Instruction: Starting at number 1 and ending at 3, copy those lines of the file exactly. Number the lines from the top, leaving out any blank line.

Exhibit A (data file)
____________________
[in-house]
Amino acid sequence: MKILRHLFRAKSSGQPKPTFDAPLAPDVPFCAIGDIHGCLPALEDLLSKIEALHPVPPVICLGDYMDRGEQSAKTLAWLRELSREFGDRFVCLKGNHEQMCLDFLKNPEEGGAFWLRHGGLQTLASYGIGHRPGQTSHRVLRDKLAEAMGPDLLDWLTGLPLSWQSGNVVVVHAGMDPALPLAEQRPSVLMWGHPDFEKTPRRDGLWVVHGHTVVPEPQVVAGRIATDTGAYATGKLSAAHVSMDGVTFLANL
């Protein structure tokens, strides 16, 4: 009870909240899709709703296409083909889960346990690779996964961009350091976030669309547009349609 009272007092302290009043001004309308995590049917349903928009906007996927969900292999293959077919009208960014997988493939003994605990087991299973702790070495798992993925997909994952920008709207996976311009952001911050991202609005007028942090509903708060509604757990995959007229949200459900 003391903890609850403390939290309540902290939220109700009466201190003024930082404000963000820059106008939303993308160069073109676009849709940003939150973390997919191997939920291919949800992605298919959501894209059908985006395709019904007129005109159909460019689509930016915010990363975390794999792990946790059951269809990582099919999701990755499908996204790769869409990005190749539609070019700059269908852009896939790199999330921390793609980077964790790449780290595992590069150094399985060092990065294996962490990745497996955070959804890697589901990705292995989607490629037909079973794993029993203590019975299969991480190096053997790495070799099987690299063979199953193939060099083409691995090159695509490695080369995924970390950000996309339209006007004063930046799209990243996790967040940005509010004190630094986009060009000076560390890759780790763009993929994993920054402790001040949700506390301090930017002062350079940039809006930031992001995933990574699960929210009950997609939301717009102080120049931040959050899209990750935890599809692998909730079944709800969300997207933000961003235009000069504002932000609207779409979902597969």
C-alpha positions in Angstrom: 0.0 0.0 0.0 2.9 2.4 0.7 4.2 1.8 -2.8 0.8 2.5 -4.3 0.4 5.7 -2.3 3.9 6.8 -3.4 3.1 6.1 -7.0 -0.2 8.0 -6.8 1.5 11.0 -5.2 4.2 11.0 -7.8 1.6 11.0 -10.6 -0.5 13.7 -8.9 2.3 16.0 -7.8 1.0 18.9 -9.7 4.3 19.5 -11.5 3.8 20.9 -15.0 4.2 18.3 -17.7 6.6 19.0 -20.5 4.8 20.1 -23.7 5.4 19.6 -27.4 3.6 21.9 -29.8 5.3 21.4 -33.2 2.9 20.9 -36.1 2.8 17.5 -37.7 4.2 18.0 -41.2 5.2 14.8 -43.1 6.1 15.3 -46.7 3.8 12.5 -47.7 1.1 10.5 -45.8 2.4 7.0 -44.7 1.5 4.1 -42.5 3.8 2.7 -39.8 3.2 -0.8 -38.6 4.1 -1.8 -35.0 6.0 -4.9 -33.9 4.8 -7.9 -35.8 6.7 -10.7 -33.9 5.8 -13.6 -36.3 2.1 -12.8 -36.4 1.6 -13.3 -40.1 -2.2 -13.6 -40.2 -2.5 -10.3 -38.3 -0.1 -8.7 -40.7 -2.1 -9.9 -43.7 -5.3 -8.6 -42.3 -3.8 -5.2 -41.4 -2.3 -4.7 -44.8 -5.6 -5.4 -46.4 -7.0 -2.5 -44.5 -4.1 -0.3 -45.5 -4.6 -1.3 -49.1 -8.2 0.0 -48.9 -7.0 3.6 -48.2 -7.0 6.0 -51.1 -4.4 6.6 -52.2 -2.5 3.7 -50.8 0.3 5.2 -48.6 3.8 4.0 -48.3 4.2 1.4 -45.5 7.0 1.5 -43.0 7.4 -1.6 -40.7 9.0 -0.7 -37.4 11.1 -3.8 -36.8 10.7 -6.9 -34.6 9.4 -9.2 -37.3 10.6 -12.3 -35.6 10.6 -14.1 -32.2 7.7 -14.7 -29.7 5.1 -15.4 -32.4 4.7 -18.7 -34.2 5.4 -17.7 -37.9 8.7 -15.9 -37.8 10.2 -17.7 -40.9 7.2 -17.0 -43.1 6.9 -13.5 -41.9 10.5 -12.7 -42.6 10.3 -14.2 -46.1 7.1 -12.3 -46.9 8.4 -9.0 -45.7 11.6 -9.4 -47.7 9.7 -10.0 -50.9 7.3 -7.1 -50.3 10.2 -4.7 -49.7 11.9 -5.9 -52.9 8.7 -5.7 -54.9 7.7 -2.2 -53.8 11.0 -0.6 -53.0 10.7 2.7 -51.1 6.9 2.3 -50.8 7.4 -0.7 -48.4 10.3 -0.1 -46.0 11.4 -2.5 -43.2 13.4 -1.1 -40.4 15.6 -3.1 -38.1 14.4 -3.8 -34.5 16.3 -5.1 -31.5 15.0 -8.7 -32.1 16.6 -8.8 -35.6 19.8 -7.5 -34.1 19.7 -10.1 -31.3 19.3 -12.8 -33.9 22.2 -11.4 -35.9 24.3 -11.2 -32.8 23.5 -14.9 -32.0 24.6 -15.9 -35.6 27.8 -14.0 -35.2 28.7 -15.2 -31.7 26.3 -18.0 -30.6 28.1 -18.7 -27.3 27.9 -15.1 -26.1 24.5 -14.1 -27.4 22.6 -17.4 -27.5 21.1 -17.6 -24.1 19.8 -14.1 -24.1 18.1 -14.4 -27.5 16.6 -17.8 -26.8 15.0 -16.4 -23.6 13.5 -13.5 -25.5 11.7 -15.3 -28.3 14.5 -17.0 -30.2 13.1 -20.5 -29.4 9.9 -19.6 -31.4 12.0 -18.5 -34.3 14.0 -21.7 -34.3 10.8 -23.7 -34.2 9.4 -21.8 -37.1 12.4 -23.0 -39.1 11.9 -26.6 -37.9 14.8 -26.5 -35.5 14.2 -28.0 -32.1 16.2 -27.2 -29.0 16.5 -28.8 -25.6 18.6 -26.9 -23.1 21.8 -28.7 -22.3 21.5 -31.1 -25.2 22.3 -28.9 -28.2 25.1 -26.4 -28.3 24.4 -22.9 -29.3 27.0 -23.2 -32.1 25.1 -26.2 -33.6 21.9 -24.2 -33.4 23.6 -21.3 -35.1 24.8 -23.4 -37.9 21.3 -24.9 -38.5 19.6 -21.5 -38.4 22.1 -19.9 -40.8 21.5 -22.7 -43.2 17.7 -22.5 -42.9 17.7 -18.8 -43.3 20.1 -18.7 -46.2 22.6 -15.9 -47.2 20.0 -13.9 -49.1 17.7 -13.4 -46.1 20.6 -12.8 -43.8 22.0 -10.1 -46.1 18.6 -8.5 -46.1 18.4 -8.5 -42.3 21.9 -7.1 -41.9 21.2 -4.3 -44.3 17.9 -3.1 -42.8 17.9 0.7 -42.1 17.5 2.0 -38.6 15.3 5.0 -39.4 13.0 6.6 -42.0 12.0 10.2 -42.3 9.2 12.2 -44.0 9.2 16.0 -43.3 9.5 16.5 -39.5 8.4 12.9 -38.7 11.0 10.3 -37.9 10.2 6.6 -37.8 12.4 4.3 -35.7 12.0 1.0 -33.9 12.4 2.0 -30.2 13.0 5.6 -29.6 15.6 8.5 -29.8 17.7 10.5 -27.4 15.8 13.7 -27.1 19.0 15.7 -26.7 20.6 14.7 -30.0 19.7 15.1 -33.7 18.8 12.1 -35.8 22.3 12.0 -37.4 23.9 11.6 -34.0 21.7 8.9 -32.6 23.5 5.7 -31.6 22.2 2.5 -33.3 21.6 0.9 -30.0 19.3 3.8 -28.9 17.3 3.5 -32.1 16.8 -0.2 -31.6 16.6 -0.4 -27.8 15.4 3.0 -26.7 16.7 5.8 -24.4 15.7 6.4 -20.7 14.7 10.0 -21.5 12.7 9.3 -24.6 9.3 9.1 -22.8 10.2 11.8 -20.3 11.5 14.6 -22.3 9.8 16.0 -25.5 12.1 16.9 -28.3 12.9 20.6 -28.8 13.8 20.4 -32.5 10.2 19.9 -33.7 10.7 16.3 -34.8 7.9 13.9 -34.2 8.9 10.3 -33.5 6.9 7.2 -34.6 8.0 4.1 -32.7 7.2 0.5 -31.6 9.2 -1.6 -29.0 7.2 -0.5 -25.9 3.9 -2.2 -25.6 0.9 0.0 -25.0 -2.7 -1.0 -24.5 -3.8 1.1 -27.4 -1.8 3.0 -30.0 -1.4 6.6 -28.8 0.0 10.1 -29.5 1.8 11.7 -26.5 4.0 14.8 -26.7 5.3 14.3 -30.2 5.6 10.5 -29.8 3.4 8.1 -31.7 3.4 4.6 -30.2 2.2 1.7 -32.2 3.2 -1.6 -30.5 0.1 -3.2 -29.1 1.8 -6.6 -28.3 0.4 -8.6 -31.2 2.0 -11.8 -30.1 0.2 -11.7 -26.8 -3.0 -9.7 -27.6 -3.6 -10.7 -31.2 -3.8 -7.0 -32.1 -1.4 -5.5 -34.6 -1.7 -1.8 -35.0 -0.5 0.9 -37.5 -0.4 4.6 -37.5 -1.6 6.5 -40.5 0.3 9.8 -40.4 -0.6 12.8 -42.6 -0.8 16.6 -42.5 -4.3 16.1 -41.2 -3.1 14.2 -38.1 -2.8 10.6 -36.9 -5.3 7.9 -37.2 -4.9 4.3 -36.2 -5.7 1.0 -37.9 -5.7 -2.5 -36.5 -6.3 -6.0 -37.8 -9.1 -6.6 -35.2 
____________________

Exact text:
[in-house]
Amino acid sequence: MKILRHLFRAKSSGQPKPTFDAPLAPDVPFCAIGDIHGCLPALEDLLSKIEALHPVPPVICLGDYMDRGEQSAKTLAWLRELSREFGDRFVCLKGNHEQMCLDFLKNPEEGGAFWLRHGGLQTLASYGIGHRPGQTSHRVLRDKLAEAMGPDLLDWLTGLPLSWQSGNVVVVHAGMDPALPLAEQRPSVLMWGHPDFEKTPRRDGLWVVHGHTVVPEPQVVAGRIATDTGAYATGKLSAAHVSMDGVTFLANL
């Protein structure tokens, strides 16, 4: 009870909240899709709703296409083909889960346990690779996964961009350091976030669309547009349609 009272007092302290009043001004309308995590049917349903928009906007996927969900292999293959077919009208960014997988493939003994605990087991299973702790070495798992993925997909994952920008709207996976311009952001911050991202609005007028942090509903708060509604757990995959007229949200459900 003391903890609850403390939290309540902290939220109700009466201190003024930082404000963000820059106008939303993308160069073109676009849709940003939150973390997919191997939920291919949800992605298919959501894209059908985006395709019904007129005109159909460019689509930016915010990363975390794999792990946790059951269809990582099919999701990755499908996204790769869409990005190749539609070019700059269908852009896939790199999330921390793609980077964790790449780290595992590069150094399985060092990065294996962490990745497996955070959804890697589901990705292995989607490629037909079973794993029993203590019975299969991480190096053997790495070799099987690299063979199953193939060099083409691995090159695509490695080369995924970390950000996309339209006007004063930046799209990243996790967040940005509010004190630094986009060009000076560390890759780790763009993929994993920054402790001040949700506390301090930017002062350079940039809006930031992001995933990574699960929210009950997609939301717009102080120049931040959050899209990750935890599809692998909730079944709800969300997207933000961003235009000069504002932000609207779409979902597969």